Updating Michigan's Six Biggest Questions
With a strong spring practice, players get everything they need to make more strides in the summer and enter fall as bigger and better athletes. Over the last month and a half, Michigan's football team has been gaining confidence and experience, developing strengths, and attacking weaknesses. And those weaknesses have tended to be obvious during the Brady Hoke era: not enough plays, too many mistakes, and an absence of growth. In some ways, this spring has been about Brady and filling in what he could not.
"For me, personally, I need to take the next step. I need to continue to understand the game more, make more plays."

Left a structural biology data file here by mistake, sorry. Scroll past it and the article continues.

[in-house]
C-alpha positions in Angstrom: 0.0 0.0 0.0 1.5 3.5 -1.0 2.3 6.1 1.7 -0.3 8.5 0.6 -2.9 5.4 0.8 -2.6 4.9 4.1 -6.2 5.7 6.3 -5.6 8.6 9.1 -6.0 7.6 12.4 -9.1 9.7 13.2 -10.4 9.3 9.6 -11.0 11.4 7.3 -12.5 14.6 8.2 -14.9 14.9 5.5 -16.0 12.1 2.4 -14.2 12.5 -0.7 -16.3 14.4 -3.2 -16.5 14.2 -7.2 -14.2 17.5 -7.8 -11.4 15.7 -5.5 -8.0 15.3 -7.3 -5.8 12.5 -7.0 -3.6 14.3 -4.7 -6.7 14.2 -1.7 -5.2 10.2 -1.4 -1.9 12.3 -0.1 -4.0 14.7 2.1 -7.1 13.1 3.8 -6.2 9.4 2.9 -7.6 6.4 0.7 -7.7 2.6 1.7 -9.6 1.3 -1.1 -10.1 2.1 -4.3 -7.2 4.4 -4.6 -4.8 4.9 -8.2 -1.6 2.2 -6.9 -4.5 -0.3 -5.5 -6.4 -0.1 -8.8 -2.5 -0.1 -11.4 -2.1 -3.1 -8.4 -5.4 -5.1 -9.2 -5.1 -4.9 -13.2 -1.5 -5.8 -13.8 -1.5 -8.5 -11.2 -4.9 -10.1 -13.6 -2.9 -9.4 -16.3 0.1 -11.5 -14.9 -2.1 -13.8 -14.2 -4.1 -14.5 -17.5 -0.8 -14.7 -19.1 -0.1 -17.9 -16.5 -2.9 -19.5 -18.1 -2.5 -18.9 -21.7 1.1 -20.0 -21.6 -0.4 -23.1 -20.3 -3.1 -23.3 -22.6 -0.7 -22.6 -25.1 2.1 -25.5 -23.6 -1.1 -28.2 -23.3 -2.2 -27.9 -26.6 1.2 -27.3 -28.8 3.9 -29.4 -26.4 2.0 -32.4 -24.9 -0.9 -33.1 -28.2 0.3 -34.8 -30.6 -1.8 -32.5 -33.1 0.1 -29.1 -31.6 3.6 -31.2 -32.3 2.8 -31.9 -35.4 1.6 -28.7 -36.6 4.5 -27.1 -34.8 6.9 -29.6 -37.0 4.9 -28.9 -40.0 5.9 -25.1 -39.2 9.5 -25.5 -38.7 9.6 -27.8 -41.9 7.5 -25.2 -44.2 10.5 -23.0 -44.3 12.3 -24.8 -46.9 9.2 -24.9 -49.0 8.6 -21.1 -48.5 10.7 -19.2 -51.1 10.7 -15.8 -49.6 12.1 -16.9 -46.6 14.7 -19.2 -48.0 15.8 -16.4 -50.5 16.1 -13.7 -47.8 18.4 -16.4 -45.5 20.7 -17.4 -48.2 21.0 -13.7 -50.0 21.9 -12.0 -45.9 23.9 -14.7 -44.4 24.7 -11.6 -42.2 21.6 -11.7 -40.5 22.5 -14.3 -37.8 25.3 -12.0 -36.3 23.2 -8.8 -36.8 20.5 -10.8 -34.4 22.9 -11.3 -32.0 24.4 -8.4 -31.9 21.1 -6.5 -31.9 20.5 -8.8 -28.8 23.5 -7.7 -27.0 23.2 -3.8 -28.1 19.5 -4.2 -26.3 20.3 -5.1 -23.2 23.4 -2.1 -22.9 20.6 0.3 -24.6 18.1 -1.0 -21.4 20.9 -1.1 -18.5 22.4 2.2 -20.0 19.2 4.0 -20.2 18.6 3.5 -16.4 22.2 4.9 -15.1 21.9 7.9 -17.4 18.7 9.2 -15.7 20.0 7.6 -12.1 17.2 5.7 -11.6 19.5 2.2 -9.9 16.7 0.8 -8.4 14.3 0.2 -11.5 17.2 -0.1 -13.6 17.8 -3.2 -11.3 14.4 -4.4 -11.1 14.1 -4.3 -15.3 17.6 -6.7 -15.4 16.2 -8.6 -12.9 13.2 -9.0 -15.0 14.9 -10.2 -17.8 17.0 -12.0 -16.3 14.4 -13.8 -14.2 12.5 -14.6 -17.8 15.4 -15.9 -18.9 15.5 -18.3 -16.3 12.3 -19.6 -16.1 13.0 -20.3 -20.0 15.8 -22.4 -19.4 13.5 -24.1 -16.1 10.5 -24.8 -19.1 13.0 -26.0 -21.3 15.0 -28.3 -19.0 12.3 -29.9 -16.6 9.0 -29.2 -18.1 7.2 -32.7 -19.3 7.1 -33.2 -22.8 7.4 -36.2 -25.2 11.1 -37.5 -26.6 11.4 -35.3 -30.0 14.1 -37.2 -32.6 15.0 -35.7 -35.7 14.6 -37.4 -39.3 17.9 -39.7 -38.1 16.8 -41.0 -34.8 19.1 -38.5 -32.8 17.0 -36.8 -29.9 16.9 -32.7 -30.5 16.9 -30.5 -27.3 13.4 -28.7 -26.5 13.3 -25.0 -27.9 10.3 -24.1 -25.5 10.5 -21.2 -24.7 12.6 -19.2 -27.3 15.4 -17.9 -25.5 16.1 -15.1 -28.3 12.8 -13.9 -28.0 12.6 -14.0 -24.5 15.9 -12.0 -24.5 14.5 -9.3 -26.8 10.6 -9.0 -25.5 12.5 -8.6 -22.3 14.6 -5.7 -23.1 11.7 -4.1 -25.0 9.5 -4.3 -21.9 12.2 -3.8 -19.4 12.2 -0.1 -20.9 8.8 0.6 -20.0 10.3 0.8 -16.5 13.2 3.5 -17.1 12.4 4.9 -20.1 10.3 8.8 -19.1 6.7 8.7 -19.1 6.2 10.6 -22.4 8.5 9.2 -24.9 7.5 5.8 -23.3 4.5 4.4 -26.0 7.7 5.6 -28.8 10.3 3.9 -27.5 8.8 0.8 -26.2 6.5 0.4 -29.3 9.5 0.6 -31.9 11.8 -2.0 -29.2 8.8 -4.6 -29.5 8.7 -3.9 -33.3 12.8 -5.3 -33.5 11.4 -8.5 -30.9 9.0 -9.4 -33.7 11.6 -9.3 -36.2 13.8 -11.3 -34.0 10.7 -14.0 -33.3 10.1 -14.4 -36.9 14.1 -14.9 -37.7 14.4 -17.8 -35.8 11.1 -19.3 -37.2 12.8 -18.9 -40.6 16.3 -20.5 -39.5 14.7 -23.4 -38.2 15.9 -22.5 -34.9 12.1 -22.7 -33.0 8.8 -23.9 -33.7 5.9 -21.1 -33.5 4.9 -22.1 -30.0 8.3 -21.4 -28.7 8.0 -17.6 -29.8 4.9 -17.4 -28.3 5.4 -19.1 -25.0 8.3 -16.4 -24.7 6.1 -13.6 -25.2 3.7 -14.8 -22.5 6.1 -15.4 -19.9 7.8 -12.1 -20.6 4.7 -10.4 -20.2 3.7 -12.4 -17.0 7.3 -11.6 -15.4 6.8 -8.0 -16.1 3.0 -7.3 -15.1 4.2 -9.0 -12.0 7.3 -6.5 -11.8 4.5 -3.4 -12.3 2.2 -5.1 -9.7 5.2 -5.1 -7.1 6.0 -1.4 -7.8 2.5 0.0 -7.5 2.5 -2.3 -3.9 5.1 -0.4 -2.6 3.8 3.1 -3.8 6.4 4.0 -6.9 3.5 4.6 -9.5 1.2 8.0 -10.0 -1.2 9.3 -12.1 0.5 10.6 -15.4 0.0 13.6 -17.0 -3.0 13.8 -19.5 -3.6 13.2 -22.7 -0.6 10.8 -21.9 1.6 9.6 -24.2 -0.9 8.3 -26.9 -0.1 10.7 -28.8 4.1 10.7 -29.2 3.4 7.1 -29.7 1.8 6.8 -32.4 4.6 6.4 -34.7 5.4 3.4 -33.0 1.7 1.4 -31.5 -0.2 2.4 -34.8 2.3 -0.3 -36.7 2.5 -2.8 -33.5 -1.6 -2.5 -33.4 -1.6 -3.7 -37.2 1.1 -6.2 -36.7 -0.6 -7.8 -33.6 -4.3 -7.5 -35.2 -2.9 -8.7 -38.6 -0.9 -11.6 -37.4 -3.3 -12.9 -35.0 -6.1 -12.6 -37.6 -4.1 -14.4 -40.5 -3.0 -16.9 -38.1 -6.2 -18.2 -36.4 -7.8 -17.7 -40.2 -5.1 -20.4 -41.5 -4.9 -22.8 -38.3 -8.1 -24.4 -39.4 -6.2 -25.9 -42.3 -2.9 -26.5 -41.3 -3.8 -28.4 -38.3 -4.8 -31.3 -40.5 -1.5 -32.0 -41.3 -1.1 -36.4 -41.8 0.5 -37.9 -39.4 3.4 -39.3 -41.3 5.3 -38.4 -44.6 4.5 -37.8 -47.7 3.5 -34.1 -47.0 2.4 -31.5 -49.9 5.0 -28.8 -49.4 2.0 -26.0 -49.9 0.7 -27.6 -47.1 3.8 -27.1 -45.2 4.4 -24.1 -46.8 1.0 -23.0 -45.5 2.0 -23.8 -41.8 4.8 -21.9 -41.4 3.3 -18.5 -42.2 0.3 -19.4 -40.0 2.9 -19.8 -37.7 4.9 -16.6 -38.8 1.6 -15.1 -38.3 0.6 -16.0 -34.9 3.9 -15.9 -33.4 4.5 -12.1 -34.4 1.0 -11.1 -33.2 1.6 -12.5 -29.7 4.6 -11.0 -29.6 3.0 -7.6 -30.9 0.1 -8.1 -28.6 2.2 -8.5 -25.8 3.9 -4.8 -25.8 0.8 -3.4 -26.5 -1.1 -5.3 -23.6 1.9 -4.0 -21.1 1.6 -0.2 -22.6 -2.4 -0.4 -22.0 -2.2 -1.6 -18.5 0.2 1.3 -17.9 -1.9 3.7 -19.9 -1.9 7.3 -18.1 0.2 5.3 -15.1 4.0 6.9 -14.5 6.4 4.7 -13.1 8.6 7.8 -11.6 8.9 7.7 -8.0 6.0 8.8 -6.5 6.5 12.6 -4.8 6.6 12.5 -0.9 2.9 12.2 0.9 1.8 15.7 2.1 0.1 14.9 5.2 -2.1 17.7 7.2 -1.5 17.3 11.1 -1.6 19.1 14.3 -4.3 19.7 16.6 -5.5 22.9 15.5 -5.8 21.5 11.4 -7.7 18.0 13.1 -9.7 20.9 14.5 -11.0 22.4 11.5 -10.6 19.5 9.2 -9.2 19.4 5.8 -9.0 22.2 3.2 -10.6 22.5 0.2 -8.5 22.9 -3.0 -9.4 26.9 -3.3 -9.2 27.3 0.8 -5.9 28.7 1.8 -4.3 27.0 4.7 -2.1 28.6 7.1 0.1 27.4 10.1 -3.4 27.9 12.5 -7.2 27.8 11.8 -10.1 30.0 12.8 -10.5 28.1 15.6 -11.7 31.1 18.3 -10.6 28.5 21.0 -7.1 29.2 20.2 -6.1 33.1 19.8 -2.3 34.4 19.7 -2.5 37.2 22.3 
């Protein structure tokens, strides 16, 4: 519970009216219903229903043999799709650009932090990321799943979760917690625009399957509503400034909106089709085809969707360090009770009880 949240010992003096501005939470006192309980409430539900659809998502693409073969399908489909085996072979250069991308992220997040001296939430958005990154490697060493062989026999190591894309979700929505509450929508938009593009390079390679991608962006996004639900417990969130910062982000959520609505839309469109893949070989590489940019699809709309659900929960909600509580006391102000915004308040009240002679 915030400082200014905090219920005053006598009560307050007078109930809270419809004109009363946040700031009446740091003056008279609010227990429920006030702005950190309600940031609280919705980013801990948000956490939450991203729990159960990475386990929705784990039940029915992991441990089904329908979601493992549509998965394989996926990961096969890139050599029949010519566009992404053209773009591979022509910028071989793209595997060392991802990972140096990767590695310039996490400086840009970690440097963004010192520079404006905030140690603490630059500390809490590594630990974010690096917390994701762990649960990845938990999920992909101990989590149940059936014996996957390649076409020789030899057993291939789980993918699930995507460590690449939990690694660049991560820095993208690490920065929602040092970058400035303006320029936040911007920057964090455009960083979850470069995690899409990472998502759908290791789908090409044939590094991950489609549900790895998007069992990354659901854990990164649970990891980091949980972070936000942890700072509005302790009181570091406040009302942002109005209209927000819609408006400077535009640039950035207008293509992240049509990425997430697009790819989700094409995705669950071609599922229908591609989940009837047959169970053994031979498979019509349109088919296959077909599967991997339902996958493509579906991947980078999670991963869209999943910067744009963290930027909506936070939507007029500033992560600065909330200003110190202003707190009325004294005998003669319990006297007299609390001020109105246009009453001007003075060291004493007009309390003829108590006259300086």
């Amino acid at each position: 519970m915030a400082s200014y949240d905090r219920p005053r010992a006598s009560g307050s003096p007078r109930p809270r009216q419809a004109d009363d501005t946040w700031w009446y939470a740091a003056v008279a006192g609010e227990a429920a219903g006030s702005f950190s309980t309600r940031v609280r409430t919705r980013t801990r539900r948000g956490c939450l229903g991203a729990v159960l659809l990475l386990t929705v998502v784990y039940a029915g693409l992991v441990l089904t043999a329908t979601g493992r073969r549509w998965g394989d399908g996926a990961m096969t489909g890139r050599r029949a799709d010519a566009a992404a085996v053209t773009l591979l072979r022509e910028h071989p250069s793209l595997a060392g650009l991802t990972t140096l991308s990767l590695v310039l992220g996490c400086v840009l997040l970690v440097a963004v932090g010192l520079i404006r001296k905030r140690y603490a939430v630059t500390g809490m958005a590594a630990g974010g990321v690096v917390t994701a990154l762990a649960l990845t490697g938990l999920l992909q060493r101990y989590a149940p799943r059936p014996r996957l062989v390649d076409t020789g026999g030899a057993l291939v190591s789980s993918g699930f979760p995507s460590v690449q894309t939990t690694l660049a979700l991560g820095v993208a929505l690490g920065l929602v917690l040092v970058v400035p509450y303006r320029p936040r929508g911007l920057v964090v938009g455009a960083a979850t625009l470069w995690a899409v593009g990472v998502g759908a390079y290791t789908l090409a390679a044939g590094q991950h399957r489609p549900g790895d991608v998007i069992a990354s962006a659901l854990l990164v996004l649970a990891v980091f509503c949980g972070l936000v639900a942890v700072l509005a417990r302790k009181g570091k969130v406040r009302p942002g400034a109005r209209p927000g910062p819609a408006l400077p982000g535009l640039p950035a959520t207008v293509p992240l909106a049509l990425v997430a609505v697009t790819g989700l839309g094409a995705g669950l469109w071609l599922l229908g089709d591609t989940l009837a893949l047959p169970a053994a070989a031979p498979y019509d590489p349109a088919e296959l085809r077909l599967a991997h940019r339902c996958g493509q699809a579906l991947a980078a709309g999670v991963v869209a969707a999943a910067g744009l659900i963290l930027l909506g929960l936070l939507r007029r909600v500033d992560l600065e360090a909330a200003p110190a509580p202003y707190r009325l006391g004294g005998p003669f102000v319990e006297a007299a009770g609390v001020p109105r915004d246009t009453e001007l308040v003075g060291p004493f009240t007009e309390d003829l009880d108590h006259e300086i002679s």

Amara Darboh's reflected this spring on his own weaknesses, but he could've been talking about anyone on the team. This is an inexperienced group, that needed the benefit of reps and teaching to play well together. And with Jim Harbaugh moving players around and establishing his ManballTM, FamilyTM, Work EthicTM identity, it's simply a matter of growing up and getting comfortable in his system. There are still question marks, and some will certainly linger into the fall, but this team is a lot better prepared now than it was just a month and a half ago. Issues over line depth, quarterback problems, and playmaking at tight end have slowly evaporated. Confidence and physicality are better. The team has bought in.
(For a review of mid-February's six biggest questions, click here.)
6. How does this team handle big moments?